CX807 Flight Path


I’m wondering why CX807 is has not been flying over the Pole recently.

I understand winds and “stuff” but I am interested in exactly why?

We’ve flown this route this same time over the years and have always gone the polar route.

Thanks for your help.


ORD to HKG doesn’t require a flight path over the North Pole and such a path would add significantly to the flight length. The flight path flown shows the aircraft skirting Russian airspace, especially over the Kamchatka peninsula, saving onerous Russian overflight “fees” and possibly having your aircraft shot down for “spying”.

I believe your memory of having made such flights ex ORD may be in error.


Just to say… You don’t know me, but if you did, you’d know I do not post without proof and/or research.

Yes, not directly over the North Pole, but the route is called the “Polar Route”.

My bad jotting down “… over the pole.” Just assumed the people who would know “… exactly why?” would also understand I was referencing the usual (as in majority of the time) Polar Route flight path of CX807.

But… I did include, “… always gone the polar route.” in the OP.

My point was, it’s not flying the regular way recently, why not?

Here’s CX807 flying the Polar Route:

June 18 … /KORD/VHHH

June 19 - Flying east out of ORD … /KORD/VHHH

In fact, checking all the available Flight Aware CX807 flight paths (for members) dating back to 20130228
might have prevented you from composing your post, because CX807 ORD-HKG has been flying the Polar Route every day (did not check every, every day, but checked most of 'em.)

Meaning, posting verifiable information or at least opinions that don’t’ crumble under scrutiny is IMO, the best way to share information.

And not to pick on you particularly (too late for that?) but all the people that pull answers “out of their behinds”. Please stop doing that!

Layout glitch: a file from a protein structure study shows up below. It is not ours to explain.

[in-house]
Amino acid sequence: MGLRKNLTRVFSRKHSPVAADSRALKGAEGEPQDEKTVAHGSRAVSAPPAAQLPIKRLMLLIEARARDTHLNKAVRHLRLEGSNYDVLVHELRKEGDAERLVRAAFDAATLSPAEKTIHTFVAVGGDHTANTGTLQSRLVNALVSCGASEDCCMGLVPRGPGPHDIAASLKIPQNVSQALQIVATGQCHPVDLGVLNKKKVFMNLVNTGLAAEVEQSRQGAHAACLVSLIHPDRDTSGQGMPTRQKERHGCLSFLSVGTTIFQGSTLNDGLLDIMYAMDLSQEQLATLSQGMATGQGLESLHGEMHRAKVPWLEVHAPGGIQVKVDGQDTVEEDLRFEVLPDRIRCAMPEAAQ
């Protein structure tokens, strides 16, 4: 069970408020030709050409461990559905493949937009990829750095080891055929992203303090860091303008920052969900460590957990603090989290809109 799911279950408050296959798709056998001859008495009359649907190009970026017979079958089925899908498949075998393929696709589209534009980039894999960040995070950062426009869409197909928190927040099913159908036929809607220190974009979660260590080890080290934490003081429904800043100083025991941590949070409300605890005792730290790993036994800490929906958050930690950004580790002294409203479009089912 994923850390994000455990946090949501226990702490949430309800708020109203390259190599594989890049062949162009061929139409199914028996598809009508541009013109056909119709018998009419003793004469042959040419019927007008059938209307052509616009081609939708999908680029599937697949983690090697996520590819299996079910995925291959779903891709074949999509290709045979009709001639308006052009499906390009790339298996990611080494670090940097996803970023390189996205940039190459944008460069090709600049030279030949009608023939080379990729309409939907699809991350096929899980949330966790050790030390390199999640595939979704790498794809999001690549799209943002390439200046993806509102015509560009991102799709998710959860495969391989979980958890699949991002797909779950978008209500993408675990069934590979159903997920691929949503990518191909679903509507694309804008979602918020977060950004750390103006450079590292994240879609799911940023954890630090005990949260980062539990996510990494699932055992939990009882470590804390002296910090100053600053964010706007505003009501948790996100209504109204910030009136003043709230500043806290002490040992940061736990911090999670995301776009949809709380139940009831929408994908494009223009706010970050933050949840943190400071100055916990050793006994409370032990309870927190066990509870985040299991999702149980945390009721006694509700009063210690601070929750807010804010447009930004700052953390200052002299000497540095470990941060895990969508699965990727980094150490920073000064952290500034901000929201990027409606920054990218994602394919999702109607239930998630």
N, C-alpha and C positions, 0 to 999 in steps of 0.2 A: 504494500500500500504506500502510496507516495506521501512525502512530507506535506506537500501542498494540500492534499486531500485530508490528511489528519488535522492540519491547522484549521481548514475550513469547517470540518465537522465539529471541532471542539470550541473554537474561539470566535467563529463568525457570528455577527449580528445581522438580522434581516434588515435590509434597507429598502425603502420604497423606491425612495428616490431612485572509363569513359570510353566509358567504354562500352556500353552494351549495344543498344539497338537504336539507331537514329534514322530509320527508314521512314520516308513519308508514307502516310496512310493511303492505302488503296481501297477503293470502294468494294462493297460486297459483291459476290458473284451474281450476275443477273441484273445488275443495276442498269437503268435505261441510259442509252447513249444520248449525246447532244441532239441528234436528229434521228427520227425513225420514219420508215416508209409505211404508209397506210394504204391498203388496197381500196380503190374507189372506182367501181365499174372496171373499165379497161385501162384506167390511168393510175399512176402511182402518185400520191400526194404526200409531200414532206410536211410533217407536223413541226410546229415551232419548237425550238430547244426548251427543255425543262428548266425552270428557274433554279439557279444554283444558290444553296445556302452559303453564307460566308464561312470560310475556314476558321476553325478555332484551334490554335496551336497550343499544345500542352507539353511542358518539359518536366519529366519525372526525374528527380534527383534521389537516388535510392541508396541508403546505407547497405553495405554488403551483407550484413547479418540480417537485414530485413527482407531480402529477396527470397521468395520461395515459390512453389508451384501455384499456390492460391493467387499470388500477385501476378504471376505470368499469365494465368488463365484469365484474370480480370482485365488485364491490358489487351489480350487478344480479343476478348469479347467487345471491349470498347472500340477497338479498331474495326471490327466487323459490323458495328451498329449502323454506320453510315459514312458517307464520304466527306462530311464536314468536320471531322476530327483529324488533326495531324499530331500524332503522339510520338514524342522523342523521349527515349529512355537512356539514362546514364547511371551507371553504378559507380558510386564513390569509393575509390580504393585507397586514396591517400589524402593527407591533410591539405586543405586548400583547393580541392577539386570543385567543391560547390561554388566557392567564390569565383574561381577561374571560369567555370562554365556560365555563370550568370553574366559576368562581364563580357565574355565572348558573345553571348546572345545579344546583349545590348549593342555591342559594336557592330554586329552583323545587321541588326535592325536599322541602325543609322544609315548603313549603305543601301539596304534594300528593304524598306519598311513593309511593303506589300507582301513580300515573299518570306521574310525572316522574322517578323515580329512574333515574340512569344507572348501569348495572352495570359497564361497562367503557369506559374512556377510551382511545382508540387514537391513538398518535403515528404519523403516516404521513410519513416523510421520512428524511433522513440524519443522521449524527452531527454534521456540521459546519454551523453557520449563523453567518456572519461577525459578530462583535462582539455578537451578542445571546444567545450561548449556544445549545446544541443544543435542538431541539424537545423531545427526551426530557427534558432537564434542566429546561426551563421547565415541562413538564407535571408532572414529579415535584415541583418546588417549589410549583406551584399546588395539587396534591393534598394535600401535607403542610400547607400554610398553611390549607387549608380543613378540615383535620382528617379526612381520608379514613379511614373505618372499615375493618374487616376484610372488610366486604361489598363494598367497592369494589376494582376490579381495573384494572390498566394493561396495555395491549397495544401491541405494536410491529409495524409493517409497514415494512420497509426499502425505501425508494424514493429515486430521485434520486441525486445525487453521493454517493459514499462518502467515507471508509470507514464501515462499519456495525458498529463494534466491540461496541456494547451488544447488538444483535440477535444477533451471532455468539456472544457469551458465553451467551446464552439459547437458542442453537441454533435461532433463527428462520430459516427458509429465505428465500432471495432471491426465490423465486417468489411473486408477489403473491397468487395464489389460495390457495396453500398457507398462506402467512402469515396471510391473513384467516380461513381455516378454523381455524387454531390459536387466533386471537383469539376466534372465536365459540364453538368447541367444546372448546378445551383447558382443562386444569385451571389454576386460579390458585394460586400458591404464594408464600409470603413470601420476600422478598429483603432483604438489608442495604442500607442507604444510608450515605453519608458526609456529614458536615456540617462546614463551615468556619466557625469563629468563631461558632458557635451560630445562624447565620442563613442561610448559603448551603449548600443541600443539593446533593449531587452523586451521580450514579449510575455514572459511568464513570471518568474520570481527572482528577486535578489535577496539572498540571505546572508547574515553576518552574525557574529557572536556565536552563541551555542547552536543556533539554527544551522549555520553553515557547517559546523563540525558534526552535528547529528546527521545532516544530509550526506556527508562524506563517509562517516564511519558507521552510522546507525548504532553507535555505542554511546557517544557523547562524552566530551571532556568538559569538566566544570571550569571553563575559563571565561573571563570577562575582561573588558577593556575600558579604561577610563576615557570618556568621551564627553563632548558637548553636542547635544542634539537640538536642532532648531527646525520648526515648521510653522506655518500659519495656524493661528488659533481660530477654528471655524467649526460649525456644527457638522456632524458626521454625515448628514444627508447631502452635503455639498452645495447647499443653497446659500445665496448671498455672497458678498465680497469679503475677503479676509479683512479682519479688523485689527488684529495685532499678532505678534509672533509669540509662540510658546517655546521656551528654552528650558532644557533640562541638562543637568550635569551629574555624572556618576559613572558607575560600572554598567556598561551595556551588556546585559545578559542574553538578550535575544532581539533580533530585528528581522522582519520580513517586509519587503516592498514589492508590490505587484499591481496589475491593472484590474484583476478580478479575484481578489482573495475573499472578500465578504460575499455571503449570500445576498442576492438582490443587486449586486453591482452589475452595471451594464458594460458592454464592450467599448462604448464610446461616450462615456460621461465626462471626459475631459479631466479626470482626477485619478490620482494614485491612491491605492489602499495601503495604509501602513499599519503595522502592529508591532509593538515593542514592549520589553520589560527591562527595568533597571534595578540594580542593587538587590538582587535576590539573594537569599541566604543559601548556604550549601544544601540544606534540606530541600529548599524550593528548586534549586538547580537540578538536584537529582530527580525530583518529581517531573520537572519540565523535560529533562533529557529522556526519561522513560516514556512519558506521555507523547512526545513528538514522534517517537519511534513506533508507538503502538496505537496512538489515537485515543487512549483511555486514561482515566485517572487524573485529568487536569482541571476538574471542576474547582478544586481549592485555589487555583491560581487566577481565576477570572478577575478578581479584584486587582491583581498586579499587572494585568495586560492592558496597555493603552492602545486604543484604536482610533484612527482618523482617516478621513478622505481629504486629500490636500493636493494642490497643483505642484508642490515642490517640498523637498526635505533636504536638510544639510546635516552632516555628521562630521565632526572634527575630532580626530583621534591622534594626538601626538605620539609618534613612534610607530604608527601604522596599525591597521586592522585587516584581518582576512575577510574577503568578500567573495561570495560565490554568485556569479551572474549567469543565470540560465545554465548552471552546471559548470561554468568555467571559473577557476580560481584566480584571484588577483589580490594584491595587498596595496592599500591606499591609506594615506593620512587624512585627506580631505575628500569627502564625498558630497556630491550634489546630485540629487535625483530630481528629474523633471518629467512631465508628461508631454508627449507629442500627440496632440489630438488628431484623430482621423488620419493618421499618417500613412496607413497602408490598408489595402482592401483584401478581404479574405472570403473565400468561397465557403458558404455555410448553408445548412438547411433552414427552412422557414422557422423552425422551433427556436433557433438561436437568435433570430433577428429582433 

Russian “fees”?

“The main obstacle to flights across Russia was the inadequate Russian air traffic control system and a lack of English communication. To solve these issues RACGAT (Russian-American Coordinating Group for Air Traffic) was formed in 1993. By summer 1998 the Russian government gave permission to open four cross-polar routes, named Polar 1, 2, 3 and 4.[4] Cathay Pacific flew the first polar flight into Siberia in July 1998.”

A quick search will turn up educated opinions on the advantages of the Polar Route. … in/305401/

And photos.

Here’s CX807 heading east to HKG last year.

Cape Dorset. Definitely a east heading out of ORD

Map cape Dorset: … us&t=m&z=3

Even the map you provided does not support your own words, “[North Pole path]… add significantly to the flight length.”, because the shortest flight distance ORD-HKG flies a “mere” 1,115 miles from the North Pole.

Don’t know how to attach a Google Earth .kmz file supporting the above. … ts&RS=best

And referencing an event “… having your aircraft shot down…” that took place 35 years ago as the reason CX807 is currently… Oh I give up!

Just trying to help.


I know that when United flew the flight with the 747-400 they would often fly the route you initially posted rather than the Polar route in order to avoid Chinese airspace, which, while perfectly legal to fly though, was a hassle for the aircrew and dispatchers and the airspace from Hong Kong into mainland China was often congested and en-route delays were common. This could be avoided by flying East out of HKG towards Taiwanese and then Japanese airspace. It’s possible that on this day there was weather over mainland China which made the airspace even more congested.


Appreciate the help, but CX807 has consistently flown the Polar Route since a least February 28, 2013 and has only recently switched. Sure, could be wind, but every single day? As mentioned in the OP, we flew the Polar Route on our June/July departures four years running.

Something specific is going on and I’m curious to know what. Guess I’ll find out when we ask the pilot on Monday.


Could be several things? Political climate. Regulatory change. Issue with Divert airfields. Cathay doesn’t want to deal with a plane landing in the hinterlands…


I think maybe the reason could be to do with polar climatology. In wintertime, the polar night (i.e. the lack of solar radiation at the Pole) means strong westerly winds set up at altitude (the Polar Night Jet), circumventing the globe at mid-latitudes. Near the Pole, winds are lighter, therefore westbound traffic can justify the added track miles involved in flying nearer the Pole as they will encounter less of these strong headwinds.

From around late April to around November the constant solar radiation at the Pole causes the opposite effect, making the Polar Night jet collapse and actually reverse direction to easterly. At typical cruising levels winds are still mostly westerly but are much weaker and further north than wintertime, therefore flight paths can be more direct.